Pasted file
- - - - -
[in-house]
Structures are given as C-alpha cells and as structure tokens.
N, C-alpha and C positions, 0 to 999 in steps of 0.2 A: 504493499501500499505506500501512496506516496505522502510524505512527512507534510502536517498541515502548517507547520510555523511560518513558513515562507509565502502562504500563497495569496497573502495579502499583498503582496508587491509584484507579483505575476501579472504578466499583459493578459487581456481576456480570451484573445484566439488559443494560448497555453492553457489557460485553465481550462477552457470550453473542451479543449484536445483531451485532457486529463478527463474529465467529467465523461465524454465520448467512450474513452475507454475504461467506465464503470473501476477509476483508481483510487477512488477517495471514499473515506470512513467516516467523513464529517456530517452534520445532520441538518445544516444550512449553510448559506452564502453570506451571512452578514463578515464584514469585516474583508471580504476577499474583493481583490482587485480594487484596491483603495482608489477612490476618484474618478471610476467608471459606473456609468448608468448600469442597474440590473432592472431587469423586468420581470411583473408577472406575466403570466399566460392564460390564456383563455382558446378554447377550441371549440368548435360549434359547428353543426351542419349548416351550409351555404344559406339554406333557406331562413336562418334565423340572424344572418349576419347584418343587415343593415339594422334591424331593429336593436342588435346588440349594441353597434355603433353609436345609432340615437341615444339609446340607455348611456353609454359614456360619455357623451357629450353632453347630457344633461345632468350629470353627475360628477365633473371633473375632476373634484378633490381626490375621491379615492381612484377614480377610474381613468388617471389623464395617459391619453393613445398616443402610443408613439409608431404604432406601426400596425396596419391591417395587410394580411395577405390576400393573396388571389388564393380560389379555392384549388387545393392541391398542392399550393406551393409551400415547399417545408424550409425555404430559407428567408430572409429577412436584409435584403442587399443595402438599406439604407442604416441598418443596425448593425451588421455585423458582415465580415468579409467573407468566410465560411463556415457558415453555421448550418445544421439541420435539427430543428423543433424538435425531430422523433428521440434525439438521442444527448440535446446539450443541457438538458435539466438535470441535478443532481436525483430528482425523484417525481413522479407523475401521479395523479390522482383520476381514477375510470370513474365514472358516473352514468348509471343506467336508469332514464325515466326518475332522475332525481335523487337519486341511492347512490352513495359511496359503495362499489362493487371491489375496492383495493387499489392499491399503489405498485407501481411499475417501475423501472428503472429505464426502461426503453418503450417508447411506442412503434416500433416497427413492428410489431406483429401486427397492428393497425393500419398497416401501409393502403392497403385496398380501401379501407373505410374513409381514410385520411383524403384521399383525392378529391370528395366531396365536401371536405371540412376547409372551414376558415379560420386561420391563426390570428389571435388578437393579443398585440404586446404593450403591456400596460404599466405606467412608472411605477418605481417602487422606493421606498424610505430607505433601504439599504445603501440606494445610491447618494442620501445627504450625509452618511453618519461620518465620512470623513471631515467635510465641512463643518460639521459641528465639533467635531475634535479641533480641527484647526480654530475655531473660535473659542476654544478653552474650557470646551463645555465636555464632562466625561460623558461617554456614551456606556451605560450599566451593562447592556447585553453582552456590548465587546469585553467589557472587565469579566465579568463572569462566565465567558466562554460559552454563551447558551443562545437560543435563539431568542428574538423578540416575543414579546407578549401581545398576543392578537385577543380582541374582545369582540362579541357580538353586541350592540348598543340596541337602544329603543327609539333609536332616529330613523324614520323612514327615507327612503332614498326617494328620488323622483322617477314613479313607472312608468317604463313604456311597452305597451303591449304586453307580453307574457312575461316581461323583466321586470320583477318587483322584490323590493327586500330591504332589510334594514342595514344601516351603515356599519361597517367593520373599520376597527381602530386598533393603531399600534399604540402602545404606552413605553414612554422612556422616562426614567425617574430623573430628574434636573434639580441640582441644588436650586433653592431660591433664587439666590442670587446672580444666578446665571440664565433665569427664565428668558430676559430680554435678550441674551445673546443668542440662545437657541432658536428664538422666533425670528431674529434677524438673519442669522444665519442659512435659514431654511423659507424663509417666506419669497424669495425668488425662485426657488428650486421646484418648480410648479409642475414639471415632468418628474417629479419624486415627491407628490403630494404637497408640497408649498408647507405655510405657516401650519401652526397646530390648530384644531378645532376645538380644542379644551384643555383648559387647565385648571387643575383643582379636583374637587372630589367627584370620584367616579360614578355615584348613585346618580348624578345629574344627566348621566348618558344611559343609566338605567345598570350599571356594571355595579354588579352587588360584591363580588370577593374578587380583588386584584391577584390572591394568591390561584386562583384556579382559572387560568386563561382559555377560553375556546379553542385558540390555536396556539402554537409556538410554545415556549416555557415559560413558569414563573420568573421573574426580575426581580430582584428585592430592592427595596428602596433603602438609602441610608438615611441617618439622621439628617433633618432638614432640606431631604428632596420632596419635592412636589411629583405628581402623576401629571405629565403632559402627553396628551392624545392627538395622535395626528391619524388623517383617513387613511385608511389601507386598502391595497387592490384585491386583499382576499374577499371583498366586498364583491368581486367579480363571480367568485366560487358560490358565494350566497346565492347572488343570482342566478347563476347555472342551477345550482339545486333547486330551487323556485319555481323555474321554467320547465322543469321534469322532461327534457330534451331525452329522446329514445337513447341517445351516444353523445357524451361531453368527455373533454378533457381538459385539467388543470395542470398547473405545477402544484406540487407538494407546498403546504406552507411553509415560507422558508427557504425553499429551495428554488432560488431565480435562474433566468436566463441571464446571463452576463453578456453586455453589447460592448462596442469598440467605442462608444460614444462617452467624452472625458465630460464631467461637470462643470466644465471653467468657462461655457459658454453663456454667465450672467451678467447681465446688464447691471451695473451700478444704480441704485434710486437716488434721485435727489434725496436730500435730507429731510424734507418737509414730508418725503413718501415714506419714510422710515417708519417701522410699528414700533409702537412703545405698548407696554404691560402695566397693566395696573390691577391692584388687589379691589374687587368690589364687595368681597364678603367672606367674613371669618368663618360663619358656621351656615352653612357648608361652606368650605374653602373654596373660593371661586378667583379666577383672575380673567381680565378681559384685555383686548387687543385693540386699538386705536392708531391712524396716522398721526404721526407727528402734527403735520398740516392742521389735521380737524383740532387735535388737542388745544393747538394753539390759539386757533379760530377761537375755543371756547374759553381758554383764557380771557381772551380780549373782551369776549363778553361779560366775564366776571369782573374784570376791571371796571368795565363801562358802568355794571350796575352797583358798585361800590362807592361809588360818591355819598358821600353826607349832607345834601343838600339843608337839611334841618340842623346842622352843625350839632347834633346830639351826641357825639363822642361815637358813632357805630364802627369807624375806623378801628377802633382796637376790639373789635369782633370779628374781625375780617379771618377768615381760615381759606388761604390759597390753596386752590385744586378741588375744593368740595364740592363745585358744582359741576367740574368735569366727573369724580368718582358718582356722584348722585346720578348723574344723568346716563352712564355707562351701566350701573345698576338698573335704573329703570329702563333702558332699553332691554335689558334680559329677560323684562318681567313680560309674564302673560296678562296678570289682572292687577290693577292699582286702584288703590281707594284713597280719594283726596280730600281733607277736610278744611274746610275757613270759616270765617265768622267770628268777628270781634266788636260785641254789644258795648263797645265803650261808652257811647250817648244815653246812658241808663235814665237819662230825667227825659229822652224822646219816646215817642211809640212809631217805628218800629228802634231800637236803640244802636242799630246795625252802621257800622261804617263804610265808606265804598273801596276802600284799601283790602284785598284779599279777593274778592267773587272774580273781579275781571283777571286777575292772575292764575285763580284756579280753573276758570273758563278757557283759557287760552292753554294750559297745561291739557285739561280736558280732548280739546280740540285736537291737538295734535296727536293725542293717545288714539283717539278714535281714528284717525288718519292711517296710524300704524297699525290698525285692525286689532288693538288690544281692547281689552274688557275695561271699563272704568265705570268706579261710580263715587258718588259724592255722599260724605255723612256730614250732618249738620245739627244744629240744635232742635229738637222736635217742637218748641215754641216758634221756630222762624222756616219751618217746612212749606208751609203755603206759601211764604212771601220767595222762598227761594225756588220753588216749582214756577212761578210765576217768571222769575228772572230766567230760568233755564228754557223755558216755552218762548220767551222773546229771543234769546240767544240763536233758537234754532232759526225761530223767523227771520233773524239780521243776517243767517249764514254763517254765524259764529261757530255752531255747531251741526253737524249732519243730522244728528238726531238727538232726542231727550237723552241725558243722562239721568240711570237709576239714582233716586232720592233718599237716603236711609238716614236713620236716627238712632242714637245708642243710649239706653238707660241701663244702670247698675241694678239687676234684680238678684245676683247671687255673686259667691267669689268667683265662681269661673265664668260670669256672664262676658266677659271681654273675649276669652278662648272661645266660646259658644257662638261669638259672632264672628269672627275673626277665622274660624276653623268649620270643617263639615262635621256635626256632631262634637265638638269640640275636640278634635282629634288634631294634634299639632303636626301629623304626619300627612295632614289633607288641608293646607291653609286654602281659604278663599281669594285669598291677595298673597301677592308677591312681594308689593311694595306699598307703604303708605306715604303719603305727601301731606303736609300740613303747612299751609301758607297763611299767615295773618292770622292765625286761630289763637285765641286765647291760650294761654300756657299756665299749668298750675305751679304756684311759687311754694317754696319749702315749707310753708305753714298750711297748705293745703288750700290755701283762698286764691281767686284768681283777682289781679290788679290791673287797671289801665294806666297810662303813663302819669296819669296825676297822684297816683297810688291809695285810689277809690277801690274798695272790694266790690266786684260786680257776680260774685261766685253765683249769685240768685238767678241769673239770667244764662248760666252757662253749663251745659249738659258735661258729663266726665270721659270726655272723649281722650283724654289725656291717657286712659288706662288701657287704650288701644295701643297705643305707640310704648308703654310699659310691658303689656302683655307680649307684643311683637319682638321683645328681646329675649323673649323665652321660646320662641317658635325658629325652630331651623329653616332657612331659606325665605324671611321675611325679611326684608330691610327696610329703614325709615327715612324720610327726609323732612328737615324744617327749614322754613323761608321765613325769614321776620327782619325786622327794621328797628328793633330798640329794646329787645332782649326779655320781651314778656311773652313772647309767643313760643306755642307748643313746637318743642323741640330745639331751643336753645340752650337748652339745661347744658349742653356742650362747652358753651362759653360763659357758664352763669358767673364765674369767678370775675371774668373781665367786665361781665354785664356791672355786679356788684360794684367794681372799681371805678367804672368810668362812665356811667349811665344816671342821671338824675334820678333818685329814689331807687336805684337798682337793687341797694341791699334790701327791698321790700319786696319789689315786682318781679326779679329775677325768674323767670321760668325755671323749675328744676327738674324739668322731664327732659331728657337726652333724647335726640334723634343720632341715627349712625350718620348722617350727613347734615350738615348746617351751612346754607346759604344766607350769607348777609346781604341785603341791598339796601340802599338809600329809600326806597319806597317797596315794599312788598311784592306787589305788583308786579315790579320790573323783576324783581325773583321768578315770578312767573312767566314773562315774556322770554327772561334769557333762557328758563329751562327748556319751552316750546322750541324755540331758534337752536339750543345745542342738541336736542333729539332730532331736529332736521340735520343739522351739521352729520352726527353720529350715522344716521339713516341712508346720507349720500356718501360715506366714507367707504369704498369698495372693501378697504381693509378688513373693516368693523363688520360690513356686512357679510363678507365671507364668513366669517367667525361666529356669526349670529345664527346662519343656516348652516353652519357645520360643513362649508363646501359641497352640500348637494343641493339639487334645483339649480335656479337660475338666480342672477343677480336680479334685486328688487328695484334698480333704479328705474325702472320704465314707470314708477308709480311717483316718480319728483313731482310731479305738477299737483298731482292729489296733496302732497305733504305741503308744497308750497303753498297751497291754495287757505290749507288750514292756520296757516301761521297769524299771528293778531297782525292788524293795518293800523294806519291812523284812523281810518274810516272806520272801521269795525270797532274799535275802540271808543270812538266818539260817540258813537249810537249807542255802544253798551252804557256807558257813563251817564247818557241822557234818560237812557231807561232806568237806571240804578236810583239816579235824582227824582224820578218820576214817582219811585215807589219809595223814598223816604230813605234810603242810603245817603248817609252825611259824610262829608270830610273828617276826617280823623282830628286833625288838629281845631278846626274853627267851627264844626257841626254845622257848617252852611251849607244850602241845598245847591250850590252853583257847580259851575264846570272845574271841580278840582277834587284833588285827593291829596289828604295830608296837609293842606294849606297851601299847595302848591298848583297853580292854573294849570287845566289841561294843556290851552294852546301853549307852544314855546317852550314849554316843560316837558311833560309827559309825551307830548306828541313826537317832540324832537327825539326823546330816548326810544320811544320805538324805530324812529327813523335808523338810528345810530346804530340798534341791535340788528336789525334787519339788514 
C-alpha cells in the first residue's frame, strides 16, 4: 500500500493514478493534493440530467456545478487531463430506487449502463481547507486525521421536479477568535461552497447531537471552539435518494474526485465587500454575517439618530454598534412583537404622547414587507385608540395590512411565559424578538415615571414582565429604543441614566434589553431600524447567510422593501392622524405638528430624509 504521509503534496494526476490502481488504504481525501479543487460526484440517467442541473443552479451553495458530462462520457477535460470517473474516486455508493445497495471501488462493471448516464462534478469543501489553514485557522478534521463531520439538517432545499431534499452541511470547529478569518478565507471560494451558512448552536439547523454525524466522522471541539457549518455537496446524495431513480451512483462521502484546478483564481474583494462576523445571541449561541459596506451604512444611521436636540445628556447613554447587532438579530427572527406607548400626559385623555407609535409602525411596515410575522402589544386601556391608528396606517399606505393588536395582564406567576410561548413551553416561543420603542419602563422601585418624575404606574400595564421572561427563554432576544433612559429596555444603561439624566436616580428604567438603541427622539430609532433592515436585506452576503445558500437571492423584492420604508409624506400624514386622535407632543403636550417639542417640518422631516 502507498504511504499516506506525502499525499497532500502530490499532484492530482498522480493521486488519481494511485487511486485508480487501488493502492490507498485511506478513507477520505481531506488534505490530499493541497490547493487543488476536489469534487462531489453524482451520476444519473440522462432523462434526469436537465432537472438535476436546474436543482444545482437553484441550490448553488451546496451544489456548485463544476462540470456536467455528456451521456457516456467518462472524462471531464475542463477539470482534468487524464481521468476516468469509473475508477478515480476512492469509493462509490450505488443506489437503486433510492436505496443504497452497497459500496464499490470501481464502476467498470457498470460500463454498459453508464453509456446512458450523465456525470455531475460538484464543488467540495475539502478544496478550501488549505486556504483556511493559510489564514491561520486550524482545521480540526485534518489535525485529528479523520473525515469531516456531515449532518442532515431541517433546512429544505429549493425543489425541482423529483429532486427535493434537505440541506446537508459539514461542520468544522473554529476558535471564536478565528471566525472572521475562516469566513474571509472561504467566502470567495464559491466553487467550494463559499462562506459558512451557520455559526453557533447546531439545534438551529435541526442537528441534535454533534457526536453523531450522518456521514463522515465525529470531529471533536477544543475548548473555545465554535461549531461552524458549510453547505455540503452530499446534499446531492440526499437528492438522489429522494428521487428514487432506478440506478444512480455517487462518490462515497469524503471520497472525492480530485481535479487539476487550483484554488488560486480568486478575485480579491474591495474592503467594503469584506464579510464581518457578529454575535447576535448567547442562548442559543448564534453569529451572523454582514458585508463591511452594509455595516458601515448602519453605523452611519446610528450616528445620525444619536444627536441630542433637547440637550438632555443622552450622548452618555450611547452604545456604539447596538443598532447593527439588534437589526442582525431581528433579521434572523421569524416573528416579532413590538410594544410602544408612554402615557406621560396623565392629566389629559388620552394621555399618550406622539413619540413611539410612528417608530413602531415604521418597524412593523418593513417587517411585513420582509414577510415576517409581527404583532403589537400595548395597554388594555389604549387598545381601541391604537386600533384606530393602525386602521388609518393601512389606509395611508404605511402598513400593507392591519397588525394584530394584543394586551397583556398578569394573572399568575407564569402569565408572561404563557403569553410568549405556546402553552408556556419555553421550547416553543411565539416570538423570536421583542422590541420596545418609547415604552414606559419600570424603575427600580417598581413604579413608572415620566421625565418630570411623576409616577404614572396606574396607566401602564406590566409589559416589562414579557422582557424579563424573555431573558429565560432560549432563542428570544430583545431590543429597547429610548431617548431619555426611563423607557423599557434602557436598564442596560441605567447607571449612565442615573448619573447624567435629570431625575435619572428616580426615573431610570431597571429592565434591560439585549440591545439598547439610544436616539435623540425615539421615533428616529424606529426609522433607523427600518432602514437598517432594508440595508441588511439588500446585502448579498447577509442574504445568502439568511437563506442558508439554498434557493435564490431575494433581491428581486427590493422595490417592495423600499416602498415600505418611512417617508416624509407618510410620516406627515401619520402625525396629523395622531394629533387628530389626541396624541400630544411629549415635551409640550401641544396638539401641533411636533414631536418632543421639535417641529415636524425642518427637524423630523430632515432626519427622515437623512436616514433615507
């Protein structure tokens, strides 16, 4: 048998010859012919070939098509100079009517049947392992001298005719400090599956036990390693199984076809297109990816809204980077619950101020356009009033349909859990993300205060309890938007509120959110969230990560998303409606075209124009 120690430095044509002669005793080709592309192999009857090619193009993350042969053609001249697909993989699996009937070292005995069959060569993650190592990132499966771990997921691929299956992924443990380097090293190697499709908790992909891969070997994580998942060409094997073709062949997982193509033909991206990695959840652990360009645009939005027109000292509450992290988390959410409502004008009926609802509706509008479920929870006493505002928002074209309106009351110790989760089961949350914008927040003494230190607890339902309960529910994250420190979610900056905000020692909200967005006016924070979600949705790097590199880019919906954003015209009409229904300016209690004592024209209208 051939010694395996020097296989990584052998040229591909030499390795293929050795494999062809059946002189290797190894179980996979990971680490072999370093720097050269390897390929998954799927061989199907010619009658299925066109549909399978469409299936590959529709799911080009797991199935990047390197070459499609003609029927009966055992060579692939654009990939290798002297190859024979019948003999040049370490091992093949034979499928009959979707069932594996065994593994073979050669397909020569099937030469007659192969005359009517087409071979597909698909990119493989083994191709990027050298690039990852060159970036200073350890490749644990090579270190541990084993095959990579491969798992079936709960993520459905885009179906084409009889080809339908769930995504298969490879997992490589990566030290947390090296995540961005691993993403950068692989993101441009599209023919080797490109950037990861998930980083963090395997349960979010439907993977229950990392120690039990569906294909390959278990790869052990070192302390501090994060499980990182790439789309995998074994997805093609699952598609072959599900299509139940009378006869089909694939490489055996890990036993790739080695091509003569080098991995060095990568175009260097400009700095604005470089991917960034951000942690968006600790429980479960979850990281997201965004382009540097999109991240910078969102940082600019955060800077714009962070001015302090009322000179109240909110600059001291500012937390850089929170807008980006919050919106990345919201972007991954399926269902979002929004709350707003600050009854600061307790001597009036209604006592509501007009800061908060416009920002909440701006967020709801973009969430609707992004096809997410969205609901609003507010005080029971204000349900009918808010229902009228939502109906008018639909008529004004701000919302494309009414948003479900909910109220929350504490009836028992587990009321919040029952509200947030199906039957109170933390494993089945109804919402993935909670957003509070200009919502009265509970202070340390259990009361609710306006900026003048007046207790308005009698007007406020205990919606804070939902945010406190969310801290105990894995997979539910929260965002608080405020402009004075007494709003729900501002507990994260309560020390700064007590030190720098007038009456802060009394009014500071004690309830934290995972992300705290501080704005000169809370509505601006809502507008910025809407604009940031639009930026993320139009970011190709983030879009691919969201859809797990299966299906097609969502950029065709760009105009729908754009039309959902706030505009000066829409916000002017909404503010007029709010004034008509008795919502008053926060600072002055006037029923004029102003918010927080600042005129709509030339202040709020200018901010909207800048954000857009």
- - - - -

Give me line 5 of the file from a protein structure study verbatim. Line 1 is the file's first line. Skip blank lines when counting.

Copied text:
């Protein structure tokens, strides 16, 4: 048998010859012919070939098509100079009517049947392992001298005719400090599956036990390693199984076809297109990816809204980077619950101020356009009033349909859990993300205060309890938007509120959110969230990560998303409606075209124009 120690430095044509002669005793080709592309192999009857090619193009993350042969053609001249697909993989699996009937070292005995069959060569993650190592990132499966771990997921691929299956992924443990380097090293190697499709908790992909891969070997994580998942060409094997073709062949997982193509033909991206990695959840652990360009645009939005027109000292509450992290988390959410409502004008009926609802509706509008479920929870006493505002928002074209309106009351110790989760089961949350914008927040003494230190607890339902309960529910994250420190979610900056905000020692909200967005006016924070979600949705790097590199880019919906954003015209009409229904300016209690004592024209209208 051939010694395996020097296989990584052998040229591909030499390795293929050795494999062809059946002189290797190894179980996979990971680490072999370093720097050269390897390929998954799927061989199907010619009658299925066109549909399978469409299936590959529709799911080009797991199935990047390197070459499609003609029927009966055992060579692939654009990939290798002297190859024979019948003999040049370490091992093949034979499928009959979707069932594996065994593994073979050669397909020569099937030469007659192969005359009517087409071979597909698909990119493989083994191709990027050298690039990852060159970036200073350890490749644990090579270190541990084993095959990579491969798992079936709960993520459905885009179906084409009889080809339908769930995504298969490879997992490589990566030290947390090296995540961005691993993403950068692989993101441009599209023919080797490109950037990861998930980083963090395997349960979010439907993977229950990392120690039990569906294909390959278990790869052990070192302390501090994060499980990182790439789309995998074994997805093609699952598609072959599900299509139940009378006869089909694939490489055996890990036993790739080695091509003569080098991995060095990568175009260097400009700095604005470089991917960034951000942690968006600790429980479960979850990281997201965004382009540097999109991240910078969102940082600019955060800077714009962070001015302090009322000179109240909110600059001291500012937390850089929170807008980006919050919106990345919201972007991954399926269902979002929004709350707003600050009854600061307790001597009036209604006592509501007009800061908060416009920002909440701006967020709801973009969430609707992004096809997410969205609901609003507010005080029971204000349900009918808010229902009228939502109906008018639909008529004004701000919302494309009414948003479900909910109220929350504490009836028992587990009321919040029952509200947030199906039957109170933390494993089945109804919402993935909670957003509070200009919502009265509970202070340390259990009361609710306006900026003048007046207790308005009698007007406020205990919606804070939902945010406190969310801290105990894995997979539910929260965002608080405020402009004075007494709003729900501002507990994260309560020390700064007590030190720098007038009456802060009394009014500071004690309830934290995972992300705290501080704005000169809370509505601006809502507008910025809407604009940031639009930026993320139009970011190709983030879009691919969201859809797990299966299906097609969502950029065709760009105009729908754009039309959902706030505009000066829409916000002017909404503010007029709010004034008509008795919502008053926060600072002055006037029923004029102003918010927080600042005129709509030339202040709020200018901010909207800048954000857009």